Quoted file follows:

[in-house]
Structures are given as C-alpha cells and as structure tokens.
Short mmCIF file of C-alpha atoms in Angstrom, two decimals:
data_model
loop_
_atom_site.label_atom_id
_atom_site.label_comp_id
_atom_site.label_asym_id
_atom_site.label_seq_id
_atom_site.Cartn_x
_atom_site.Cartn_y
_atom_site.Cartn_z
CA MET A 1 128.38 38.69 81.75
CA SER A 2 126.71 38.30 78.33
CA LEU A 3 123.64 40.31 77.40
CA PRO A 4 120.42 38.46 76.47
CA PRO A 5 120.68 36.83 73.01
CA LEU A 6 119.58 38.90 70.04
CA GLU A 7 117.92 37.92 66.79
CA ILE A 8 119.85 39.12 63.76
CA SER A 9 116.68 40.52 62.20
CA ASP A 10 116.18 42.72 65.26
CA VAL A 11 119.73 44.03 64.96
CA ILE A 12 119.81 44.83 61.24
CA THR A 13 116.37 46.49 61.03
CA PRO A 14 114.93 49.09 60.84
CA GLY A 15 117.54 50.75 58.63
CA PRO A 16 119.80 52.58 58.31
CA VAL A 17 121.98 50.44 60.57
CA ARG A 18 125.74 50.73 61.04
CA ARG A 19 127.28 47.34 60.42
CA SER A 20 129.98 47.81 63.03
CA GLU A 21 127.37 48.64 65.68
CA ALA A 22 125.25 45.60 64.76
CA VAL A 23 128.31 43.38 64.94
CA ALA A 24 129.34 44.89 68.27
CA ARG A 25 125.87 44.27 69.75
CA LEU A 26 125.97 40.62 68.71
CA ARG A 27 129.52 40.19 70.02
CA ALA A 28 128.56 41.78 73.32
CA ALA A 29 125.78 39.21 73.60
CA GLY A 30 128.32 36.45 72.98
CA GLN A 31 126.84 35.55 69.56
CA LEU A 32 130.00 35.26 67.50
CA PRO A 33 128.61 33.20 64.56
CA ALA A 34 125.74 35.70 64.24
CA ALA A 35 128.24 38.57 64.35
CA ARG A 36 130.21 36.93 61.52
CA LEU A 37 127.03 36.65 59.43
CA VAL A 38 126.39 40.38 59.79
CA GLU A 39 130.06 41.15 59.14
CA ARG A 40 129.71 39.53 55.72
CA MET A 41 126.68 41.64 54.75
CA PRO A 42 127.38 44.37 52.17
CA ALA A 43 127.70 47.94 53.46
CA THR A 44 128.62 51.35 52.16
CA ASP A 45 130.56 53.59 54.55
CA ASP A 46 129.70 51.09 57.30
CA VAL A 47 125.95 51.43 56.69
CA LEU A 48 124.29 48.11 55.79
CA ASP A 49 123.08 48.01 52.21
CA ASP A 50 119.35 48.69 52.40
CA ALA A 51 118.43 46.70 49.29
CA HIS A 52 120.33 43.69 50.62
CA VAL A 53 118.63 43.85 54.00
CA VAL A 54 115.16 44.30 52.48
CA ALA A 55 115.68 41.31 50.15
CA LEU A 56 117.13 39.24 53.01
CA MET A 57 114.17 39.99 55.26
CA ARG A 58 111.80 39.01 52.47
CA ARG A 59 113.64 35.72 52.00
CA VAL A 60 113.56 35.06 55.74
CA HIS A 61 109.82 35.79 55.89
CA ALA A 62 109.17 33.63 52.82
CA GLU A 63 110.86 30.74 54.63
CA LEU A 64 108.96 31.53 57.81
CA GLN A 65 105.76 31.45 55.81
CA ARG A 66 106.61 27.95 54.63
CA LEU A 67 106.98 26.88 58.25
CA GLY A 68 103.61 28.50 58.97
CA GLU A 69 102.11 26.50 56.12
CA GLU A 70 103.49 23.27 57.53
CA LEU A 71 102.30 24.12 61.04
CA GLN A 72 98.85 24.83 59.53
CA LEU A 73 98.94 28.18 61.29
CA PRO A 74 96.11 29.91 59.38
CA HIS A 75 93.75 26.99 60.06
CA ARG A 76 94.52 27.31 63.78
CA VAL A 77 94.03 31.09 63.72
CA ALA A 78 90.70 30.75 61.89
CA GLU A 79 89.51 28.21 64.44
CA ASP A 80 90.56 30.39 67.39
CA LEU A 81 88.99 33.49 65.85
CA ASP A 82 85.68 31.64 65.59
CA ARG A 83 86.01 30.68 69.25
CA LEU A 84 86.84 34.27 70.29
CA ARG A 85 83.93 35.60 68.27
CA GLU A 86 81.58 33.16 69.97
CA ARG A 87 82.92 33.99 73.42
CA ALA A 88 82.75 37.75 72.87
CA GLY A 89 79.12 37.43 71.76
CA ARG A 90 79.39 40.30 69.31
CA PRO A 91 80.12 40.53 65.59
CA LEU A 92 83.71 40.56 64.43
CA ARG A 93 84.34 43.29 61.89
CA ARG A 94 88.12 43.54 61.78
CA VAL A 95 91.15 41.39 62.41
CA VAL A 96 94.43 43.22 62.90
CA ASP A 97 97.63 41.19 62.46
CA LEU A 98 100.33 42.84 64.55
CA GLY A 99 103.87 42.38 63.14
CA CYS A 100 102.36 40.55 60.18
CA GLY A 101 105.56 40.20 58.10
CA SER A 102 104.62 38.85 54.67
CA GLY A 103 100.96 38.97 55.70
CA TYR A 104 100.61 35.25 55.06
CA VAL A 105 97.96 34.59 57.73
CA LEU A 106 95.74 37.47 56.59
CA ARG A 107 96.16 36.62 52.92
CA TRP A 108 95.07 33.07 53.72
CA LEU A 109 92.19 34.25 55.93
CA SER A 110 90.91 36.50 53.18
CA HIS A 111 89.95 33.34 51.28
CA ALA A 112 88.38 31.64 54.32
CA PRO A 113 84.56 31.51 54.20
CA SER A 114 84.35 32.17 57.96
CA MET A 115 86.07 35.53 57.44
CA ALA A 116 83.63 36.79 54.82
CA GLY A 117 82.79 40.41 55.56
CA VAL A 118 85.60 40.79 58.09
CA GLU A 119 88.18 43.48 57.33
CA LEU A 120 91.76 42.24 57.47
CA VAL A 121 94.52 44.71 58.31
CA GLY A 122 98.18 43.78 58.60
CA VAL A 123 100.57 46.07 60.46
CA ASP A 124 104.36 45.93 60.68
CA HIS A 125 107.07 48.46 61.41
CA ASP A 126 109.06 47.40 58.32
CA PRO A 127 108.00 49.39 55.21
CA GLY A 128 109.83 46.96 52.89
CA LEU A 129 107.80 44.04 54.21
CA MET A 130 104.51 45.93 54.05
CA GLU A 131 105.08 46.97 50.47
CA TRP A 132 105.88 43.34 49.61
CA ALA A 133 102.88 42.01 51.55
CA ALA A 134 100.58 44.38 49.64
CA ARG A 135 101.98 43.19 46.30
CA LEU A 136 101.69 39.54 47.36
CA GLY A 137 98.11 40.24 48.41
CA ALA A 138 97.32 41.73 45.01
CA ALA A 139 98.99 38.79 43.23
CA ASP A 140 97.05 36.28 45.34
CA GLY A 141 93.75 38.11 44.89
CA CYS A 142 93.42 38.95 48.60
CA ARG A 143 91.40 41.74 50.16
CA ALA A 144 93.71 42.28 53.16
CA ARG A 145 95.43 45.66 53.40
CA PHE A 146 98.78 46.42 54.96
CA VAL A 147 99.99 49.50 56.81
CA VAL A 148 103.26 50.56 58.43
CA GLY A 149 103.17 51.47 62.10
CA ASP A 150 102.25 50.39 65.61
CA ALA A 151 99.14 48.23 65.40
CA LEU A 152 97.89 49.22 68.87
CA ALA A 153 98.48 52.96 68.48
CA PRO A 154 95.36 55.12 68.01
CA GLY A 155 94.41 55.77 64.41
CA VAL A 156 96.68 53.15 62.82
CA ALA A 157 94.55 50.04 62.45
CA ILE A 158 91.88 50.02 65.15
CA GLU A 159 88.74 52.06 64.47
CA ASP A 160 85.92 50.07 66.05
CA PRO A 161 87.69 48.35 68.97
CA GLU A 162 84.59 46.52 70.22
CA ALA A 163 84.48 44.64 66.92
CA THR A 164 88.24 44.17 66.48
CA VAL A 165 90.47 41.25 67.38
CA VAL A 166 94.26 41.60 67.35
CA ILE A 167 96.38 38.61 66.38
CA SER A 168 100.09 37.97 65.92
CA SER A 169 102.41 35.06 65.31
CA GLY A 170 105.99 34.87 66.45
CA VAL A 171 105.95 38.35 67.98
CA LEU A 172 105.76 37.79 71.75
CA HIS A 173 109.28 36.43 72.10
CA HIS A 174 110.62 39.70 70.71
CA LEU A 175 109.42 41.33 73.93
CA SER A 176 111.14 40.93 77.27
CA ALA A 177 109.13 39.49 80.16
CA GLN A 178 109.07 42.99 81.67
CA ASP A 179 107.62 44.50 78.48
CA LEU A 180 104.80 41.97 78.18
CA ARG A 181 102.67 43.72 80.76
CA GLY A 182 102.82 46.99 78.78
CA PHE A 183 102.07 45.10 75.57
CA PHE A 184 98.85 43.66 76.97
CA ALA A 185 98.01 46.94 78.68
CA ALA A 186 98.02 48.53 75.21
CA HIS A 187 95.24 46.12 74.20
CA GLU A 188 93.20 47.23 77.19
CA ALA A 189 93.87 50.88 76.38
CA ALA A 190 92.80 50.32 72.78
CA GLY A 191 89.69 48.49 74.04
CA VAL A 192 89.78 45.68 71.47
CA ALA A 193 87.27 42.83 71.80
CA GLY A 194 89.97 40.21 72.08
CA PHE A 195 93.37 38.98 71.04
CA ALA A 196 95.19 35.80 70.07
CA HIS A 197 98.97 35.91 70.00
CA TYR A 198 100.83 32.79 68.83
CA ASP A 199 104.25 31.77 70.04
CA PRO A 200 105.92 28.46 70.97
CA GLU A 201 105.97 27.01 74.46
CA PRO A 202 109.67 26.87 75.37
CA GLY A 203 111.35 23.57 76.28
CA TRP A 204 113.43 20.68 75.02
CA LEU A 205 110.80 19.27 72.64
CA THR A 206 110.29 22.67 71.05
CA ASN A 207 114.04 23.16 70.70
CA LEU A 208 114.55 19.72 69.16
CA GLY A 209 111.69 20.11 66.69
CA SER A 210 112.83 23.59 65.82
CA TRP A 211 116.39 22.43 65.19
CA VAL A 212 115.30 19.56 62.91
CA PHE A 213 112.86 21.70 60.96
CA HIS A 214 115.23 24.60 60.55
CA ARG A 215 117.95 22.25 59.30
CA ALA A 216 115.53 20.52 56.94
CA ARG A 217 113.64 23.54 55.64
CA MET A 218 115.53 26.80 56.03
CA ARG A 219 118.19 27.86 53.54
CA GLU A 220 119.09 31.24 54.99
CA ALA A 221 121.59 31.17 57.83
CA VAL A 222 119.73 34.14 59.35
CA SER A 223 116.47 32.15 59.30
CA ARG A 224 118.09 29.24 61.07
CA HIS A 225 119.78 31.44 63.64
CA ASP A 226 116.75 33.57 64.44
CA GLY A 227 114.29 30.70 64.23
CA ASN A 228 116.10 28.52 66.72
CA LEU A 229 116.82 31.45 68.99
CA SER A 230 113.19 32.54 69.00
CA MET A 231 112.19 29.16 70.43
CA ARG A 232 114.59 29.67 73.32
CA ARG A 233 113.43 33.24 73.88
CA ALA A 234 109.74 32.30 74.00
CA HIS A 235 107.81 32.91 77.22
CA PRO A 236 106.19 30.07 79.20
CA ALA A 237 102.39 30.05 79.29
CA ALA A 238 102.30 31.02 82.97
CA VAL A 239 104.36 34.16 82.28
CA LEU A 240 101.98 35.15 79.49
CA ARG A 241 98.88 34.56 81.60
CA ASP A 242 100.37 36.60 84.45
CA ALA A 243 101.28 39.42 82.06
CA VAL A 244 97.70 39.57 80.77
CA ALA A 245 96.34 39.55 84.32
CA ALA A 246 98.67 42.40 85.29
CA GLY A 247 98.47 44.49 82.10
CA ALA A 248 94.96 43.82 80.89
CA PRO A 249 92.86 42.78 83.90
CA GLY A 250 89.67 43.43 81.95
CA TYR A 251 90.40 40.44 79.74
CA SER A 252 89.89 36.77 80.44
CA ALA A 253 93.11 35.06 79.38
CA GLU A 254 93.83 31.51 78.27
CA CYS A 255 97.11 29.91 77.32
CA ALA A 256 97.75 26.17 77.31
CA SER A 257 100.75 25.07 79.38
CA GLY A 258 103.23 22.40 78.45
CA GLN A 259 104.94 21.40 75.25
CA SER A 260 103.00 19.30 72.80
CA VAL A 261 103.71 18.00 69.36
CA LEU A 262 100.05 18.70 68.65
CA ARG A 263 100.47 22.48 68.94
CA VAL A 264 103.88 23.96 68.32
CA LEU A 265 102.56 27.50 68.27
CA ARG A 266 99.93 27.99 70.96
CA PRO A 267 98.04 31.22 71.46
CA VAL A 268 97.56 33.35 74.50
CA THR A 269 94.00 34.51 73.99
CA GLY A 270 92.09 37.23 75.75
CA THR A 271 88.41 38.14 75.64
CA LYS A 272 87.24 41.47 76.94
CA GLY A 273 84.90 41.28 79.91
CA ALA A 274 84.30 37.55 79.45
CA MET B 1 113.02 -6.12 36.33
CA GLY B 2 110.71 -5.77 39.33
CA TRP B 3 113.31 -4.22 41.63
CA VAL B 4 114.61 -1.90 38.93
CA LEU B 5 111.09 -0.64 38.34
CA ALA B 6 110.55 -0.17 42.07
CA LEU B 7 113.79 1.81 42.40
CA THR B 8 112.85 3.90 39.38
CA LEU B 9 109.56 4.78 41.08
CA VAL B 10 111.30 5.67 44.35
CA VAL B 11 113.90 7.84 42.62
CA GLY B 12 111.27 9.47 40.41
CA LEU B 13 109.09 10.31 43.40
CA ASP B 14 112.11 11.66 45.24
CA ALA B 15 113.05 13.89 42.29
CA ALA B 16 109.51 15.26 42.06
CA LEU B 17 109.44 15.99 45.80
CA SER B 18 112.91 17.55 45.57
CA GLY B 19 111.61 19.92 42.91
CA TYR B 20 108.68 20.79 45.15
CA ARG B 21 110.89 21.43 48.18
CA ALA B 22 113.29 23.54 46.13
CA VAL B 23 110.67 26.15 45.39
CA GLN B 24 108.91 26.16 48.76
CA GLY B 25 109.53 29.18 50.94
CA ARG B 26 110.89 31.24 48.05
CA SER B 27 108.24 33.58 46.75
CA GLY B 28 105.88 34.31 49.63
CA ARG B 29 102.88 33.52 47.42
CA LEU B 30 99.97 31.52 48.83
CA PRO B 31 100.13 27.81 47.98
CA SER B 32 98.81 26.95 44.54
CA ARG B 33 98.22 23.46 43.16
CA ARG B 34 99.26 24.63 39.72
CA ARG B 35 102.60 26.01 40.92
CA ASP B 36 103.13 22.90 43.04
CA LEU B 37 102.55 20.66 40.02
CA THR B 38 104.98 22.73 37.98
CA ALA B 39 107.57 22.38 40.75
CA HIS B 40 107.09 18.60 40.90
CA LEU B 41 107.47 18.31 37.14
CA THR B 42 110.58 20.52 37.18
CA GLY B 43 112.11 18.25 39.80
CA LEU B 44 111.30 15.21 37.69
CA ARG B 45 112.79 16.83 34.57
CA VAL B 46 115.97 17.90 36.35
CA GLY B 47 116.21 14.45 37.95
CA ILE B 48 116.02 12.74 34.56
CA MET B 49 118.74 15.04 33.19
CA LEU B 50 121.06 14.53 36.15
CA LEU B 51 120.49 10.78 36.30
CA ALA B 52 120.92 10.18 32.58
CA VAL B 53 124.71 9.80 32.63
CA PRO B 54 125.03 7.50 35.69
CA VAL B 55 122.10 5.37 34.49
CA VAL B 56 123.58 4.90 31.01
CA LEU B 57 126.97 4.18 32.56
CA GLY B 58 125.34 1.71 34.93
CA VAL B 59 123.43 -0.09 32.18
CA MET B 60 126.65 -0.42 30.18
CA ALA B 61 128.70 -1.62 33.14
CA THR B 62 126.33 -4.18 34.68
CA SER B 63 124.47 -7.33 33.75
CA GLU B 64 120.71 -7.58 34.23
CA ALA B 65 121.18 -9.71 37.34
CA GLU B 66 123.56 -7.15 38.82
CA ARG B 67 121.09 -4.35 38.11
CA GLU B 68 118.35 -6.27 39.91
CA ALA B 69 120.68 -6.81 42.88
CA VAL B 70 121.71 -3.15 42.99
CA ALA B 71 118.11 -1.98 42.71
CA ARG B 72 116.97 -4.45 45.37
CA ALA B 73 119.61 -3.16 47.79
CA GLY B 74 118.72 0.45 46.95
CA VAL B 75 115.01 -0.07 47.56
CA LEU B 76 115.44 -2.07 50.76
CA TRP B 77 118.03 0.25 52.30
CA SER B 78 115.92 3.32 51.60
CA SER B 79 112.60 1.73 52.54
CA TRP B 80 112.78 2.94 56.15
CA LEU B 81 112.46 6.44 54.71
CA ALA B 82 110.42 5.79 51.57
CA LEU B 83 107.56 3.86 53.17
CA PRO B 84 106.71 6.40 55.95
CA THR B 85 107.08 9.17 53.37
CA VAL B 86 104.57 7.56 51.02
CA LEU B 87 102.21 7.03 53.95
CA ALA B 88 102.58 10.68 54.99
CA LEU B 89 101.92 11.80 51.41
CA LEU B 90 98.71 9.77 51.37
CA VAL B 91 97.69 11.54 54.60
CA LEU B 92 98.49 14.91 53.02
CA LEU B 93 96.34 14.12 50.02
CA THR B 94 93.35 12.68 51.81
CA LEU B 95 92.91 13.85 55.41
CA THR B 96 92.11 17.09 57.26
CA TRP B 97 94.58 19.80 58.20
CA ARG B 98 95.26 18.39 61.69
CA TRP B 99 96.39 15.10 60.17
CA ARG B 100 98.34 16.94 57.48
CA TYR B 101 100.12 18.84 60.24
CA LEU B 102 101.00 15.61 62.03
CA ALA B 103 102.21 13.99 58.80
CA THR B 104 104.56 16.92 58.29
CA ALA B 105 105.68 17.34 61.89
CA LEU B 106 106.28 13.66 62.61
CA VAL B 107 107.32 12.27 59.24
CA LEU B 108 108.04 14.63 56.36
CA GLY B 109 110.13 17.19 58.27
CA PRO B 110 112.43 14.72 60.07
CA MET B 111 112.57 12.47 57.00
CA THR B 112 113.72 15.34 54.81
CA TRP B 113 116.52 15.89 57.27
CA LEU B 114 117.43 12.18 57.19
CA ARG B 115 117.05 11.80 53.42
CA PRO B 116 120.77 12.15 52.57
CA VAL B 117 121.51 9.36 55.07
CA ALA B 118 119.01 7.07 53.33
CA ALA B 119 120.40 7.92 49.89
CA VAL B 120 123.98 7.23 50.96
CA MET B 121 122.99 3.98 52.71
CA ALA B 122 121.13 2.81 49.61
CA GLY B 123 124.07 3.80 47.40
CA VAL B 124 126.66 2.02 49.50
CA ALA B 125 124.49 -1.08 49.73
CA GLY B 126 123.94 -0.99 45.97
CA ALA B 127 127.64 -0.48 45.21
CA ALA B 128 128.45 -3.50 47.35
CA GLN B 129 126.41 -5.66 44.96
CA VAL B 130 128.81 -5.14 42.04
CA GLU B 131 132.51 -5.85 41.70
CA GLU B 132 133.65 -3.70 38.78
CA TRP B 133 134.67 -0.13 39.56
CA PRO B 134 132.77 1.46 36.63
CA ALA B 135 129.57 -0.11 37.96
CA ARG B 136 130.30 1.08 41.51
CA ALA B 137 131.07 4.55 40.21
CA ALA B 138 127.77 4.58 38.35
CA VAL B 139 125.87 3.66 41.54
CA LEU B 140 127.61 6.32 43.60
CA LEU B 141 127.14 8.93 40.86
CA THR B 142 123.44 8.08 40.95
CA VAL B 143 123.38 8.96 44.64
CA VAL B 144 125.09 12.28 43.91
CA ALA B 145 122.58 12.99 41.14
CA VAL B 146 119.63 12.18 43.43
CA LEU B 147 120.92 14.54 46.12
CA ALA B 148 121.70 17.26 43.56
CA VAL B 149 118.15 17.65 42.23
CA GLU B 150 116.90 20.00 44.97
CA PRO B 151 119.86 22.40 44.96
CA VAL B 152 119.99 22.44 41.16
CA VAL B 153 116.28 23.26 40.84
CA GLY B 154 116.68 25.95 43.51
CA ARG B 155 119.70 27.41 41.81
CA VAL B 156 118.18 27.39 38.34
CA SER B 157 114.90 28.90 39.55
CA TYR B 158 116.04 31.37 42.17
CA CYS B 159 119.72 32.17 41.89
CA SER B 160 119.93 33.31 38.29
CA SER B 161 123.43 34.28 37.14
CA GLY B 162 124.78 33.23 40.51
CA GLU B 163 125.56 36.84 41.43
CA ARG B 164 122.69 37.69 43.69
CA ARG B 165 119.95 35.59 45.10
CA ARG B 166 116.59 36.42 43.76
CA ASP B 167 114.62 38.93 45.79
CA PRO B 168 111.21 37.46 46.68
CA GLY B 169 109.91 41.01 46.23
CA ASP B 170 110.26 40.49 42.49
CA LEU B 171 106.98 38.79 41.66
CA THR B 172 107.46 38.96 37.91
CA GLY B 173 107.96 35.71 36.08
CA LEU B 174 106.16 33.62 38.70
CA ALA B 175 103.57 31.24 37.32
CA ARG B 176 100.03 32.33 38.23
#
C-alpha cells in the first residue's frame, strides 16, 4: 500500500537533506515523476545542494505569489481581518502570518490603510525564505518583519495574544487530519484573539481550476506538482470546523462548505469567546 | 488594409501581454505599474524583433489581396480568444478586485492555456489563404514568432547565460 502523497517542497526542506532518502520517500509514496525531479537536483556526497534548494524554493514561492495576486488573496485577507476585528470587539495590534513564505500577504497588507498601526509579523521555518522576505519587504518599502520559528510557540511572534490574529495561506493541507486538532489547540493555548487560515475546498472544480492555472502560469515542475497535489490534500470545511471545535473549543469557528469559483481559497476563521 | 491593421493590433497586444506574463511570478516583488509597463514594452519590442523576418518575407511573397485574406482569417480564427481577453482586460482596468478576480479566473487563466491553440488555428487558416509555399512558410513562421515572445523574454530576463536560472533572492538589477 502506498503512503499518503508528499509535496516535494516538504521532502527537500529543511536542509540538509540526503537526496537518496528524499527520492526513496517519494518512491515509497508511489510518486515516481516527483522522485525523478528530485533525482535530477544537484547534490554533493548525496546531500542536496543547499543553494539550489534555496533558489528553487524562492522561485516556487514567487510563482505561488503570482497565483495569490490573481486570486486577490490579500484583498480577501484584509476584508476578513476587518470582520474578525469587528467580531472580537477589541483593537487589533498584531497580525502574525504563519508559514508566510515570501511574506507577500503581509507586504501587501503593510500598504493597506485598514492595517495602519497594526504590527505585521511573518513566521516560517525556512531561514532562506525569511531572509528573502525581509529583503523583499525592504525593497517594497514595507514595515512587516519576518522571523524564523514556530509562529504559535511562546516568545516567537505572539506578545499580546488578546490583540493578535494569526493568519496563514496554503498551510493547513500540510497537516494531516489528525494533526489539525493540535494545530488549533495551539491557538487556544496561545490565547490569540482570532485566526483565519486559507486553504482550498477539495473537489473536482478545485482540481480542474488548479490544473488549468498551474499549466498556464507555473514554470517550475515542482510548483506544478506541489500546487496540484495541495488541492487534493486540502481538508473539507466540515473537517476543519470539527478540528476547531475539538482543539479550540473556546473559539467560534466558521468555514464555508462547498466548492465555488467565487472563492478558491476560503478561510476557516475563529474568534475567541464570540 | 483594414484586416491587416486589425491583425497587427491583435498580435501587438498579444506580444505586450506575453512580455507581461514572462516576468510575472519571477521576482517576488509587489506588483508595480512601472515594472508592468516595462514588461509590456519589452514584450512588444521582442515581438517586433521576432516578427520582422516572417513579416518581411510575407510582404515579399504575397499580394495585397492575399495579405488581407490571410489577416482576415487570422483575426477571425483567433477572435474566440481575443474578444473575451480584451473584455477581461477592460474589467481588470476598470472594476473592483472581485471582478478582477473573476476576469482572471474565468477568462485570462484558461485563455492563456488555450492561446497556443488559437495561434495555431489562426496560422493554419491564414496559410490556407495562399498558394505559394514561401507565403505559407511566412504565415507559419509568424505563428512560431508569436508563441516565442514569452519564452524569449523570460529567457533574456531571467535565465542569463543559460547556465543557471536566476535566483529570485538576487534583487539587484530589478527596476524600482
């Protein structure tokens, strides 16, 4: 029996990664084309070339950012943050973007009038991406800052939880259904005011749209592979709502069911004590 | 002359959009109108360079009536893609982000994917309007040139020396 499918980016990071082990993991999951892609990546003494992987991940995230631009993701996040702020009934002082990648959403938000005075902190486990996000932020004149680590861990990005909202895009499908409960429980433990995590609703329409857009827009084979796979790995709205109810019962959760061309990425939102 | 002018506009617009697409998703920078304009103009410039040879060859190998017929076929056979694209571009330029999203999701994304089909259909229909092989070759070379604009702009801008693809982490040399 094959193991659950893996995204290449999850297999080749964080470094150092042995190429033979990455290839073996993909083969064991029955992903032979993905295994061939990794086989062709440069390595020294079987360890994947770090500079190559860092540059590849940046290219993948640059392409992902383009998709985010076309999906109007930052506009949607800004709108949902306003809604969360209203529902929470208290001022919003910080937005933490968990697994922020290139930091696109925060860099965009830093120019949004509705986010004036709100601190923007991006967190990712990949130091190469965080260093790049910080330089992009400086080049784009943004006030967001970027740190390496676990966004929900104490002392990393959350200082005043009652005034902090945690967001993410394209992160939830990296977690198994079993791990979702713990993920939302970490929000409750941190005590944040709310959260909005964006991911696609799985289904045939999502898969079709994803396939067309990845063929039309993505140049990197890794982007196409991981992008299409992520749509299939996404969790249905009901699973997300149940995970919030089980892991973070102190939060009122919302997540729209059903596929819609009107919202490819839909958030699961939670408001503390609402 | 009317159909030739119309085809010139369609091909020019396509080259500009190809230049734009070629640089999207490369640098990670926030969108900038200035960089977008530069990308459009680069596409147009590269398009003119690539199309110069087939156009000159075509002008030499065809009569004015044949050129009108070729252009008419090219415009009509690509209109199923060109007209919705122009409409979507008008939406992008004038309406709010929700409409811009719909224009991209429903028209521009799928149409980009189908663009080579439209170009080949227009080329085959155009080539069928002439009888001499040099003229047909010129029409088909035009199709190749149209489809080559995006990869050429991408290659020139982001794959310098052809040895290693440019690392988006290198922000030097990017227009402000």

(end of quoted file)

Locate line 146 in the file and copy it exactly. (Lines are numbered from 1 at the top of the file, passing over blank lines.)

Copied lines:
CA ALA A 134 100.58 44.38 49.64